Suicide; abolishes the common-law crime. (HB1063)

Introduced By

Del. Kaye Kory (D-Falls Church)


Passed Committee
Passed House
Passed Senate
Signed by Governor
Became Law


Common-law crime of suicide. Abolishes the common-law crime of suicide. Suicide is currently a common-law crime in Virginia, although there is no statutorily prescribed punishment. Read the Bill »


12/04/2020: Failed to Pass in Committee


01/07/2020Prefiled and ordered printed; offered 01/08/20 20100984D
01/07/2020Referred to Committee for Courts of Justice
01/23/2020Assigned Courts sub: Criminal
01/29/2020Subcommittee recommends reporting with substitute (7-Y 1-N)
01/29/2020Subcommittee recommends referring to Committee for Courts of Justice Civil subcommittee
01/30/2020Assigned Courts sub: Civil
02/03/2020Subcommittee recommends reporting (7-Y 1-N)
02/05/2020House committee, floor amendments and substitutes offered
02/05/2020Reported from Courts of Justice (15-Y 7-N) (see vote tally)
02/06/2020Read first time
02/07/2020Passed by temporarily
02/07/2020Read second time and engrossed
02/10/2020Read third time and passed House (63-Y 36-N)
02/10/2020VOTE: Passage (63-Y 36-N) (see vote tally)
02/11/2020Constitutional reading dispensed
02/11/2020Referred to Committee on the Judiciary
02/19/2020Continued to 2021 in Judiciary (10-Y 3-N) (see vote tally)
12/04/2020Left in Judiciary

Duplicate Bills

The following bills are identical to this one: HB1951.


Beth Tolley writes:

As a survivor of a loved one's suicide, I strongly support this bill. Most individuals who take their own life have mental health issues (estimated 90%). Considering suicide a crime does not deter suicides, it doesn't penalize those who take their lives. Instead, it contributes to the stigma that keeps people from getting help, from discussing their fears and concerns with their loved ones. The family and friends left behind suffer from the death. Having this death considered a crime is cruel and is not based on evidence (individuals must possess the mental capacity to comprehend the impact of their actions; there is no evidence that calling this a crime is preventative). It adds further suffering to those left behind.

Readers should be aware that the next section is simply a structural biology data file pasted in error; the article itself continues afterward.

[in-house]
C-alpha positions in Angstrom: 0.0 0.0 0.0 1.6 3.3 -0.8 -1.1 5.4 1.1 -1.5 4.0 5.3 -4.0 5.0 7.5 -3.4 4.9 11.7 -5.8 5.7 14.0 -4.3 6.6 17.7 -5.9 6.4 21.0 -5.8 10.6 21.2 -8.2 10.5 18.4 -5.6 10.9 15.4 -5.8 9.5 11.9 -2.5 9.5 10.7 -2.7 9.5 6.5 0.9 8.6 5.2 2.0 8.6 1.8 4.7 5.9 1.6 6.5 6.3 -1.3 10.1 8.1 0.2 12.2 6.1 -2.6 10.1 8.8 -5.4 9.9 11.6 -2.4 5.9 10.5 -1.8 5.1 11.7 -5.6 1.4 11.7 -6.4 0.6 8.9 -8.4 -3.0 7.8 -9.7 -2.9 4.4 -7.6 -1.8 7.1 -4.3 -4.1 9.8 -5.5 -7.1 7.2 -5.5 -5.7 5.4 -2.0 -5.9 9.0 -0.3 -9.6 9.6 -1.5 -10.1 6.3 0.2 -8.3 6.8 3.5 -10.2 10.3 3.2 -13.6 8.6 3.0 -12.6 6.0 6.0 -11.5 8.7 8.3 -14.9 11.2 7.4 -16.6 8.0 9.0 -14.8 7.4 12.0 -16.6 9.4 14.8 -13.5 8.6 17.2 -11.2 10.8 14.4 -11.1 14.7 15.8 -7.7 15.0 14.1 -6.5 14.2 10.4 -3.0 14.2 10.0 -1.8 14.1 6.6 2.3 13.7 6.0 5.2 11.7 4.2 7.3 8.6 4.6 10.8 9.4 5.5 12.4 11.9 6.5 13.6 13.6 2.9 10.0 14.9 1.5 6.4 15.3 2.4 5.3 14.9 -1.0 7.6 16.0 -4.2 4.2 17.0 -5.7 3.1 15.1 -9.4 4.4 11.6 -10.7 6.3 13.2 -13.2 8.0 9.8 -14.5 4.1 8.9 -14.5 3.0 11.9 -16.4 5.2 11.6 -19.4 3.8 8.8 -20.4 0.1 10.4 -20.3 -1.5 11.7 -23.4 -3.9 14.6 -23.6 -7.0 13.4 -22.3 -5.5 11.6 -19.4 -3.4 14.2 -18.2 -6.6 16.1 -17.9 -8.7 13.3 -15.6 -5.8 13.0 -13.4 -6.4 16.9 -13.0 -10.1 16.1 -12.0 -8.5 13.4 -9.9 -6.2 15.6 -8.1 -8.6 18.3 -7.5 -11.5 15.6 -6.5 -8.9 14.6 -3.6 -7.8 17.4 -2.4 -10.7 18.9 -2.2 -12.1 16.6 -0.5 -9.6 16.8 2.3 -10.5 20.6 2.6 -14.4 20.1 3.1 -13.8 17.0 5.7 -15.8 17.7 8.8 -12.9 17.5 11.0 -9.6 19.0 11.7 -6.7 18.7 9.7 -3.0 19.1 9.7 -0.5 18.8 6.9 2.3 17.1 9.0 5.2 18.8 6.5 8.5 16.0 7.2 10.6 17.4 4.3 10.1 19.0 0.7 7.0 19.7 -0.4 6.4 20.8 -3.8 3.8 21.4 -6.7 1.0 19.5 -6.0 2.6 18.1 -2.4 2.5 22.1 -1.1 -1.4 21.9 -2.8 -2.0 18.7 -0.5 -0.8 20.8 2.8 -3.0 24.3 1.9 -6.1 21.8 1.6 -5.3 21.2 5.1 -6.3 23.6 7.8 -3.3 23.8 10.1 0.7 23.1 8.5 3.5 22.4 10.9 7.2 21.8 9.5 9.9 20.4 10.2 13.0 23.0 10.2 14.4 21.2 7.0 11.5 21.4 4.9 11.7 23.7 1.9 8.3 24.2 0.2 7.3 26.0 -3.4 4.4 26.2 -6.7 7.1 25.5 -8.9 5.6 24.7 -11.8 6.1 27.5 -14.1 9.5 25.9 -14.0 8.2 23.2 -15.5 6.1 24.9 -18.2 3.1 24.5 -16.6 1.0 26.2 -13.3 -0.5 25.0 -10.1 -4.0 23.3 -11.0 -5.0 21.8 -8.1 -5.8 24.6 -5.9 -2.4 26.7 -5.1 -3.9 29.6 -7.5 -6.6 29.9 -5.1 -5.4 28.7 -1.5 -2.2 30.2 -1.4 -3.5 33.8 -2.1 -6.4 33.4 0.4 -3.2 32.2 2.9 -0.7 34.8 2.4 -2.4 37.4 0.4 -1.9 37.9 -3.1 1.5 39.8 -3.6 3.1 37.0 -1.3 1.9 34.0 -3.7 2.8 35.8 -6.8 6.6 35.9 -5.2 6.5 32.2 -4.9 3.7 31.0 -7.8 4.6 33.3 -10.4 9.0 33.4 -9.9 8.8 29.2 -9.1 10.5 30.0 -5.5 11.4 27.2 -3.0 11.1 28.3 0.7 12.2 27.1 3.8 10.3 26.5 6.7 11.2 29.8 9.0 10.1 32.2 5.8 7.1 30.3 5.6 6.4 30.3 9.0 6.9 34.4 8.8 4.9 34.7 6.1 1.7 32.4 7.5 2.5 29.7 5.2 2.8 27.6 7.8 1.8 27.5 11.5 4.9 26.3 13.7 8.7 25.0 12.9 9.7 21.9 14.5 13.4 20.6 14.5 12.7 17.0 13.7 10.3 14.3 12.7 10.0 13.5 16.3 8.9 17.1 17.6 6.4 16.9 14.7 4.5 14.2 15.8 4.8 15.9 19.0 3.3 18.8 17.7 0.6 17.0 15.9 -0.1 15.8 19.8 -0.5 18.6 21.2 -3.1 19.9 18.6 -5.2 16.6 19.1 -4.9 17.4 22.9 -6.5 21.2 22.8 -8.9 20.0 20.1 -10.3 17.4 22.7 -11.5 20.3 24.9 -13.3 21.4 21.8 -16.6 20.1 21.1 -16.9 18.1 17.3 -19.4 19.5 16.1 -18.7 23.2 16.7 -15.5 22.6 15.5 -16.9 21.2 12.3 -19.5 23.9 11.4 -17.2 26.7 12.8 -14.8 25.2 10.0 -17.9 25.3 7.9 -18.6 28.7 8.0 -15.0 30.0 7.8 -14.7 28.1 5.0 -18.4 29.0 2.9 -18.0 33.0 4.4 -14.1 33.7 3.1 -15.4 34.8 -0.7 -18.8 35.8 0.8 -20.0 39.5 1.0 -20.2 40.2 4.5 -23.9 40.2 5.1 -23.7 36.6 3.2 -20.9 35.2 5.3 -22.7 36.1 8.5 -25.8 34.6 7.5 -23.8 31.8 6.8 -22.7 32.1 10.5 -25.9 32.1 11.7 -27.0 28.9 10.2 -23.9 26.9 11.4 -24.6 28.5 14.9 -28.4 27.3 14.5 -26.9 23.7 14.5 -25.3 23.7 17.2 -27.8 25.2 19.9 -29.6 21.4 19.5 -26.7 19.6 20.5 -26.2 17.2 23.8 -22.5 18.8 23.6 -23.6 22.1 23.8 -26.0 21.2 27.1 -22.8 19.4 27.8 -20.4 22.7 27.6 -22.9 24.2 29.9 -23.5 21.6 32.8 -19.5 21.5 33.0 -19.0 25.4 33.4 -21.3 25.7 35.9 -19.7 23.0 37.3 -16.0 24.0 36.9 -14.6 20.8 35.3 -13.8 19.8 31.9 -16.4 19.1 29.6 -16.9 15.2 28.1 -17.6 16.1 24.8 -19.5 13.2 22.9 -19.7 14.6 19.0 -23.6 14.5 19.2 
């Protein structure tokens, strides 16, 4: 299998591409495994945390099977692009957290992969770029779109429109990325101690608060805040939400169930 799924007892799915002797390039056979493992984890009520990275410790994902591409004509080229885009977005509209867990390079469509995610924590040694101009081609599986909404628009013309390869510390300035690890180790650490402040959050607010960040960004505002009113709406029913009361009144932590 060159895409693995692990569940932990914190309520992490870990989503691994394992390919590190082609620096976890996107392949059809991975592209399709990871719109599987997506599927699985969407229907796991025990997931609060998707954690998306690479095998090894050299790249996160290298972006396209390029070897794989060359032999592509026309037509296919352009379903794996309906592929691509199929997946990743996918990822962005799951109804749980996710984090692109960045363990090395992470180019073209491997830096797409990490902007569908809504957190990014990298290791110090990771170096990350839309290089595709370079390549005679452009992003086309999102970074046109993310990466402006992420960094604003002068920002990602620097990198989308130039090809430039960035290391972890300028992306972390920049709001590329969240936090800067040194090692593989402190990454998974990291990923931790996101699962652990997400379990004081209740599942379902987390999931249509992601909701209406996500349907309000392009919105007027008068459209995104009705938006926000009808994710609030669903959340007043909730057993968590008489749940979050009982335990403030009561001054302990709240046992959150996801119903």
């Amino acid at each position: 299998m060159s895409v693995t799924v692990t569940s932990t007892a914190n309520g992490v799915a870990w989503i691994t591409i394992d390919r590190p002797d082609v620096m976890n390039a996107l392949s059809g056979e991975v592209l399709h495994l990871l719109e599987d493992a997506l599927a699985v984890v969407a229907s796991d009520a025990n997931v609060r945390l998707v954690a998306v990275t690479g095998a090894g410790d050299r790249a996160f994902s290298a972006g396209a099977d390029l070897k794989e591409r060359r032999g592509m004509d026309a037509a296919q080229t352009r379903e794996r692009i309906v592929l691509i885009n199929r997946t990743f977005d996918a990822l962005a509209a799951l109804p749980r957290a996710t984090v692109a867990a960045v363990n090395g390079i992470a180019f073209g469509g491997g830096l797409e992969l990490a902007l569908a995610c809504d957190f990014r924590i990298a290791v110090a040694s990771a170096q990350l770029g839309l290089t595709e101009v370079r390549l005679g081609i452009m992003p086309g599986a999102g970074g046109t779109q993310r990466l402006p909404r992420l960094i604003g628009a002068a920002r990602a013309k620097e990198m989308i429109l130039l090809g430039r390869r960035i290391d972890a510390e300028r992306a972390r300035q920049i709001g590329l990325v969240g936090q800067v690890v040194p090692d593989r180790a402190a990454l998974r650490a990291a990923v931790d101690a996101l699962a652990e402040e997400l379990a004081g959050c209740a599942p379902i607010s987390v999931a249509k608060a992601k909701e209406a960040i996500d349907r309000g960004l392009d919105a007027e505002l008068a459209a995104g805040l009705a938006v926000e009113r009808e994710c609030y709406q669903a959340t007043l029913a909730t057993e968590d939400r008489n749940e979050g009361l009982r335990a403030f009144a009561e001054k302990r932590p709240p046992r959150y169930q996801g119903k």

There are a number of issues raised when this bill comes before the General Assembly - concerns about opening the door to assisted suicide, concerns about limiting death investigations. These concerns have NO BASIS in FACT. Religion is often brought up as a reason to maintain the criminal designation. However, major religious groups and leaders do not support crimminalization of the act or demonization of the individual, but rather support compassion and prevention.

Margie Lehrman writes:

Taking life with one's own hand is tragic. It is not criminal. Change this medieval theory that no longer exists in Western, modern nations and states. Oppressive societies might still recognize it as a crime. The Commonwealth of Virginia is better than that. Now is the time to repeal a law that should never have been a part of this state's history.

Julia Liebeskind writes:

This bill cruelly and heartlessly criminalizes what is always a tragedy - for the victim, and for all of his or her loved ones. People commit suicide out of deep despair, or out of delusions brought on by mental illness, or substance abuse. How can someone under these circumstances ever be considered guilty of anything? The idea that suicide is a crime is rooted in medieval religious dogma, and has no place in a modern, humane world. Please repeal this law immediately. It causes untold suffering.